Cruising Is The Inter-islander: Shearers On The Move
Record-breaking shearer Jack Fagan will be a man in a hurry again as he rushes to help get the North Island shearing sports season finally under way this weekend.
The shearer of 811 lambs in nine-hours in a five-stand World Record shear less than a month ago, Fagan will shear the North Island Speedshear Championship at the Waitete rugby club in Te Kuiti on Frida night, will fly from Auckland to Nelson the next morning to get to Saturday’s Tapawera Sports Shears.
But that’s only halfway – he returns north for the Horowhenua Shears shearing and woolhandling championships in Levin on Sunday, before heading back to Te Kuiti to work.
With Fagan him on the Te Kuiti-Auckland-Tapawera-Levin venture will be South Island shearer Paul Hodges, who has been shearing in Hawke’s Bay.
Organisers of the competitions, including Fagan up-front with the Te Kuiti speedshear, are appealing for more entries as competitions and the shearing industry face multiple issues stemming from the Covid-19 crisis, which has already forced the cancellation of 24 of the 59 shows on the 2021-2022 Shearing Sports New Zealand calendar.
While the shearing-only Tapawera Shears is the 10th competition to get a start in the South Island, the events in Te Kuiti and Levin will be the first in the North Island this summer.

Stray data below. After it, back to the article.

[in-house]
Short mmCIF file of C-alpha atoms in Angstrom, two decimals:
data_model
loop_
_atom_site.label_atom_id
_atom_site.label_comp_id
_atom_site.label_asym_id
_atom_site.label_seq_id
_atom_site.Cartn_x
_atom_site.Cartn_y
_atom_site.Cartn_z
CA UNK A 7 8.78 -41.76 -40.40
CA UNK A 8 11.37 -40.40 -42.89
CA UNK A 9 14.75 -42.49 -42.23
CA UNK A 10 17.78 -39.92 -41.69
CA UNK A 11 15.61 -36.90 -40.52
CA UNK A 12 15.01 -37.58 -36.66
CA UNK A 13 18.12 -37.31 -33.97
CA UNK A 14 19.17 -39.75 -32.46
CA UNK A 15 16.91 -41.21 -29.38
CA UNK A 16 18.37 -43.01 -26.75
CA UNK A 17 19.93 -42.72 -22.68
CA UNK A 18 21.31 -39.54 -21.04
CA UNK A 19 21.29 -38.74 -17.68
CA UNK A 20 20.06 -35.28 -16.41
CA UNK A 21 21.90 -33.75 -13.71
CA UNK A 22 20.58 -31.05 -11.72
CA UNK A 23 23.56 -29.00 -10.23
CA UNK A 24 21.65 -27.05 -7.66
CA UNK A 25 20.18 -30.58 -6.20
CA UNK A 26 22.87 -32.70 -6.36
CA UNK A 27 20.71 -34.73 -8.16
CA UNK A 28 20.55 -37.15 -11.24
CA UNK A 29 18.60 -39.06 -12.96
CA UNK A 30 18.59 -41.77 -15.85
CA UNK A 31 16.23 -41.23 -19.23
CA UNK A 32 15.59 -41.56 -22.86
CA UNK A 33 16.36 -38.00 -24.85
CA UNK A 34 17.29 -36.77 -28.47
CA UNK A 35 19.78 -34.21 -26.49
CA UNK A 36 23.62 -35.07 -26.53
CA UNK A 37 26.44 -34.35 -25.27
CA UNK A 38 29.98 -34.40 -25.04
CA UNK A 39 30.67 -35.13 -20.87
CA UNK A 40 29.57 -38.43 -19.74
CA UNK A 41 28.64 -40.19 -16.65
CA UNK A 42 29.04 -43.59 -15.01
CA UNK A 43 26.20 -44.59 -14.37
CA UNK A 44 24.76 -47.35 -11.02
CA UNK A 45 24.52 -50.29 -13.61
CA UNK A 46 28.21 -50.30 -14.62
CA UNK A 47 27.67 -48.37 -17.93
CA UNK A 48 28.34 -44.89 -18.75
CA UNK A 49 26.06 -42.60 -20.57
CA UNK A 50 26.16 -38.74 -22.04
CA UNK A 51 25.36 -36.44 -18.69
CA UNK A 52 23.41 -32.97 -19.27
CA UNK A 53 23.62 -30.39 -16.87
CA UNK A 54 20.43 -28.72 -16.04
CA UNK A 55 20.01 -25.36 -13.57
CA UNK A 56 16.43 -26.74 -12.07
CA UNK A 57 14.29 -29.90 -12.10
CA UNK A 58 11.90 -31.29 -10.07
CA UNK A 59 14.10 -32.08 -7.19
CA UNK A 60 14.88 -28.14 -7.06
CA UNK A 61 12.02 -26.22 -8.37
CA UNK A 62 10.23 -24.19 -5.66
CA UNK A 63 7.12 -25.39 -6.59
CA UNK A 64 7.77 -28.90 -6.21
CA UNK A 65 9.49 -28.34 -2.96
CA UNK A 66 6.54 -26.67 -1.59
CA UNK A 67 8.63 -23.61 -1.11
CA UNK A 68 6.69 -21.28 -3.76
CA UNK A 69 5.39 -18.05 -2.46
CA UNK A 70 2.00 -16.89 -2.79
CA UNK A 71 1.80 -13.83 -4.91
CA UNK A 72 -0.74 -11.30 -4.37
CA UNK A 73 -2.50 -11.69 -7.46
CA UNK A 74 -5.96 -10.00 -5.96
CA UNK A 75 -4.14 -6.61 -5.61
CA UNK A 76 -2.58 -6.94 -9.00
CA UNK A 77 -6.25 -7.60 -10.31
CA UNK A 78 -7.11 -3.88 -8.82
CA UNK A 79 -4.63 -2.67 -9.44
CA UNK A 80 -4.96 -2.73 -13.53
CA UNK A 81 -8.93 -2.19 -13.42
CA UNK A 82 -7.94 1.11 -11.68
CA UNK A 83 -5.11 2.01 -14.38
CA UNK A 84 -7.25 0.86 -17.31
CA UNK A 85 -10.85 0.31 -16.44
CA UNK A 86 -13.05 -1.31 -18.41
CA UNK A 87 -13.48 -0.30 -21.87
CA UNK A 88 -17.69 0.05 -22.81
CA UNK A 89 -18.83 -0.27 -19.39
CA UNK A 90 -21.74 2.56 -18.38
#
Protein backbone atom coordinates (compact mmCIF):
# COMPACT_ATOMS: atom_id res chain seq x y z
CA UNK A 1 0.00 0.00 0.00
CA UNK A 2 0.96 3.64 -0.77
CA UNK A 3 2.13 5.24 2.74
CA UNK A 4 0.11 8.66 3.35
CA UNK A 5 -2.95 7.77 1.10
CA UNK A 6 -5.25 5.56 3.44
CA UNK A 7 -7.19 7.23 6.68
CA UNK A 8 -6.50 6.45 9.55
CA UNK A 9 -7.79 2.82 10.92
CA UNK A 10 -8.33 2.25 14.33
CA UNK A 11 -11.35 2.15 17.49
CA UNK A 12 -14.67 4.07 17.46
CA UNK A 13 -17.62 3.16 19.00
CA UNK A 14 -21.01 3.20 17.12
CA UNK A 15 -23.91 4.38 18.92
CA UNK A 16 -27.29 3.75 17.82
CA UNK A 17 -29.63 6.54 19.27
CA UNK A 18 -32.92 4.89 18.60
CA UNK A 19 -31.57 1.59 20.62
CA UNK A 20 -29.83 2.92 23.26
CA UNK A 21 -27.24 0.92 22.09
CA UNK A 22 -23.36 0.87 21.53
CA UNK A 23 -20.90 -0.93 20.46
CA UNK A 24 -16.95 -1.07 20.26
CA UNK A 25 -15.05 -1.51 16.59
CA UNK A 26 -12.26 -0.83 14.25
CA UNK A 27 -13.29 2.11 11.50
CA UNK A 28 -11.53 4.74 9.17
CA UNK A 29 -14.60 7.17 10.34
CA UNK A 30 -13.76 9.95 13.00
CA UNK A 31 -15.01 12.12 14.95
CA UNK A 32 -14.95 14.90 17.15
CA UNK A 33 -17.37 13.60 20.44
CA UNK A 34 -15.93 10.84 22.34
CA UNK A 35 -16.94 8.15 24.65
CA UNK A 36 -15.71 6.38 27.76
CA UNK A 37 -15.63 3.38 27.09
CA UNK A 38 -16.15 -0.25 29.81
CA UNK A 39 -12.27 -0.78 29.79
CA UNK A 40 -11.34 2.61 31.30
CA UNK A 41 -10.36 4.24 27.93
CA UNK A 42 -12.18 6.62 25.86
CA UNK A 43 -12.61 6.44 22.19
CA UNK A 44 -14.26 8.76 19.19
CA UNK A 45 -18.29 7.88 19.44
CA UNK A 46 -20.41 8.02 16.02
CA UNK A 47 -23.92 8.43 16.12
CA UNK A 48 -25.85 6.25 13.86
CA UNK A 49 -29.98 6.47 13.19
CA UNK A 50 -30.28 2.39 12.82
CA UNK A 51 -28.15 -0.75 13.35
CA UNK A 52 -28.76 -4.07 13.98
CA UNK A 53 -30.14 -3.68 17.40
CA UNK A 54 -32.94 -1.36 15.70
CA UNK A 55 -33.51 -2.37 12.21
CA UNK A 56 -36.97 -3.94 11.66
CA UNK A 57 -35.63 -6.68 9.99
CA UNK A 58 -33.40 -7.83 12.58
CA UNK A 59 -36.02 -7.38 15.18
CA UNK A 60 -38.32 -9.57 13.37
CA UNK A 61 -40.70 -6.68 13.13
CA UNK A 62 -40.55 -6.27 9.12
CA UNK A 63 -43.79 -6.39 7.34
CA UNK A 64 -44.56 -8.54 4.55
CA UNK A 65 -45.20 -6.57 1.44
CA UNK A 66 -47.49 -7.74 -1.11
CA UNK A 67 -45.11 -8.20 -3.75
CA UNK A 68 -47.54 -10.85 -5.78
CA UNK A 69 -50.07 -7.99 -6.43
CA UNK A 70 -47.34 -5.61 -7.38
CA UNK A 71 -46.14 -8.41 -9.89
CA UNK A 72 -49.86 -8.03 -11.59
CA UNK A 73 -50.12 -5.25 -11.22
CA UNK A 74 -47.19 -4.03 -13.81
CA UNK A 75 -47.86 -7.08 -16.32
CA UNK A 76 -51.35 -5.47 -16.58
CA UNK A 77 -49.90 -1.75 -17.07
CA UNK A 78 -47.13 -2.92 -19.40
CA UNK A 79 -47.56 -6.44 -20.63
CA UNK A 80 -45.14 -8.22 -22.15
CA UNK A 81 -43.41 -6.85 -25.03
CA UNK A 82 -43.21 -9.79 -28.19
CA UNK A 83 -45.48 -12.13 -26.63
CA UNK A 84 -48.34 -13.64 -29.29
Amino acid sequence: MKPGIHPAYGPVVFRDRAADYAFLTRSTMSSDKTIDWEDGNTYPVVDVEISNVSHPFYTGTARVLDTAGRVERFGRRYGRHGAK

All will be vaccination-pass events
Meanwhile Golden Shears and former World champion shearer Rowland Smith is considering making his first appearance of the season at Levin – shearing willing.
The Open champion at Levin six times in the last nine years, Smith is “flat-out all the time” running a small shearing gang, and shearing in it, in Hawke’s Bay, and said on Wednesday night he couldn’t make a decision on the Horowhenua Shears until the last minute because of the pressure on the work amid a general shortage of shearers nationwide without the usual influx of labour from the UK and other countries.
He said it depends on three more “good” days in the woolshed, but he expected the crew would still be working on Sunday, although it’s probably within a week of the end of the busiest part of the season.
He won’t be making the inter-island dash he also made the last time Tapawera and Horowhenua were back-to-back on the same weekend in 2016, when he won both finals.
The Tapawera Shears, about 66km southwest of Nelson, start at 10am Saturday, with shearing in the Open, Senior, Intermediate, and Junior grades, a Clean Shear and a Speeshear, all at the Tapawera Recreation Reserve.
The Horowhenua Shears, with shearing in all grades from Open to Novice, will also be having woolhandling for the first time since 2009, in the Open, Senior and Junior grades, and will start at 9am on Sunday..
The Horowhenua shearing and A.P. and I. Show committees have stepped up as cancellations forced the abandonment of the 2021-2022 North Island Woolhandling Circuit, with a string of A and P show cancellation in October and November and at least four more competitions that would have been held in January-March.
Horowhenua shearing convener Don Bryant said the numbers of advance entries had been low, with woolhandlers out numbering shearers.
As with most shows, entries are open until on the day, but in the circumstances organisers need clear indications of how many to expect.
SSNZ chairman Sir David Fagan said all committees are putting extreme amounts of voluntary effort into “making the competitions happen” and competitors need to support the events to also help ensure they continue.